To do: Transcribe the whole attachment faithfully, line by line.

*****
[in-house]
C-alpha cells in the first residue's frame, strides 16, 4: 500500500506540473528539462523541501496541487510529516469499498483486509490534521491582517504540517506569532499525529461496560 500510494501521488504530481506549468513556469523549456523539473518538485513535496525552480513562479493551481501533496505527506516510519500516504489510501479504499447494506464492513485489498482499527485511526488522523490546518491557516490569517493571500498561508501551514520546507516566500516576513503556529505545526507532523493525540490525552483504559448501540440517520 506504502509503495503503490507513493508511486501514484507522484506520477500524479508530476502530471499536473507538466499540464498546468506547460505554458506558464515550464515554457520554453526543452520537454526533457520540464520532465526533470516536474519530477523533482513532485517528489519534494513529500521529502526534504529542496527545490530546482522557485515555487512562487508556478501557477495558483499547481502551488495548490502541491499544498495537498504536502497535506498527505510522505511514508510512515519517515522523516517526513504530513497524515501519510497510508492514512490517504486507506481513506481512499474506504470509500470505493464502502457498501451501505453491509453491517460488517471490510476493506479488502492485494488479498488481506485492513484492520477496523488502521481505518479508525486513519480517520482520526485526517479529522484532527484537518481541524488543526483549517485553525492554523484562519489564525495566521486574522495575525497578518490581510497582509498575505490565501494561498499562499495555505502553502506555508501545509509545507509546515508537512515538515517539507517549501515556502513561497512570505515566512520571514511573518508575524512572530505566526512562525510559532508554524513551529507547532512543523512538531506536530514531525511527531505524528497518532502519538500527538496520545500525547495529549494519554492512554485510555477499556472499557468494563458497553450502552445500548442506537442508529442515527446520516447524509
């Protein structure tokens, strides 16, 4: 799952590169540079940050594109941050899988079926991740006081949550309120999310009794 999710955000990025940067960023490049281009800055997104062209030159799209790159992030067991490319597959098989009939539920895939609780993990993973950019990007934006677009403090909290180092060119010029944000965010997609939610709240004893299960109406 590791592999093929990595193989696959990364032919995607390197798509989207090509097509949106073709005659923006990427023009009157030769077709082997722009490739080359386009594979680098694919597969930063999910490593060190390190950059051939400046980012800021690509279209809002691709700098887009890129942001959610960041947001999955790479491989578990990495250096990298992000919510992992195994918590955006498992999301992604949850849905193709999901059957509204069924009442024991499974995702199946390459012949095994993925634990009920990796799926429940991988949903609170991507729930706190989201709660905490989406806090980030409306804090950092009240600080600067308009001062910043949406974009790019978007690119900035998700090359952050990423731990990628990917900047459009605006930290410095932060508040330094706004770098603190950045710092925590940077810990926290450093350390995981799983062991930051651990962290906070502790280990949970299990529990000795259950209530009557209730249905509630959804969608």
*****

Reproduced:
[in-house]
C-alpha cells in the first residue's frame, strides 16, 4: 500500500506540473528539462523541501496541487510529516469499498483486509490534521491582517504540517506569532499525529461496560 500510494501521488504530481506549468513556469523549456523539473518538485513535496525552480513562479493551481501533496505527506516510519500516504489510501479504499447494506464492513485489498482499527485511526488522523490546518491557516490569517493571500498561508501551514520546507516566500516576513503556529505545526507532523493525540490525552483504559448501540440517520 506504502509503495503503490507513493508511486501514484507522484506520477500524479508530476502530471499536473507538466499540464498546468506547460505554458506558464515550464515554457520554453526543452520537454526533457520540464520532465526533470516536474519530477523533482513532485517528489519534494513529500521529502526534504529542496527545490530546482522557485515555487512562487508556478501557477495558483499547481502551488495548490502541491499544498495537498504536502497535506498527505510522505511514508510512515519517515522523516517526513504530513497524515501519510497510508492514512490517504486507506481513506481512499474506504470509500470505493464502502457498501451501505453491509453491517460488517471490510476493506479488502492485494488479498488481506485492513484492520477496523488502521481505518479508525486513519480517520482520526485526517479529522484532527484537518481541524488543526483549517485553525492554523484562519489564525495566521486574522495575525497578518490581510497582509498575505490565501494561498499562499495555505502553502506555508501545509509545507509546515508537512515538515517539507517549501515556502513561497512570505515566512520571514511573518508575524512572530505566526512562525510559532508554524513551529507547532512543523512538531506536530514531525511527531505524528497518532502519538500527538496520545500525547495529549494519554492512554485510555477499556472499557468494563458497553450502552445500548442506537442508529442515527446520516447524509
């Protein structure tokens, strides 16, 4: 799952590169540079940050594109941050899988079926991740006081949550309120999310009794 999710955000990025940067960023490049281009800055997104062209030159799209790159992030067991490319597959098989009939539920895939609780993990993973950019990007934006677009403090909290180092060119010029944000965010997609939610709240004893299960109406 590791592999093929990595193989696959990364032919995607390197798509989207090509097509949106073709005659923006990427023009009157030769077709082997722009490739080359386009594979680098694919597969930063999910490593060190390190950059051939400046980012800021690509279209809002691709700098887009890129942001959610960041947001999955790479491989578990990495250096990298992000919510992992195994918590955006498992999301992604949850849905193709999901059957509204069924009442024991499974995702199946390459012949095994993925634990009920990796799926429940991988949903609170991507729930706190989201709660905490989406806090980030409306804090950092009240600080600067308009001062910043949406974009790019978007690119900035998700090359952050990423731990990628990917900047459009605006930290410095932060508040330094706004770098603190950045710092925590940077810990926290450093350390995981799983062991930051651990962290906070502790280990949970299990529990000795259950209530009557209730249905509630959804969608």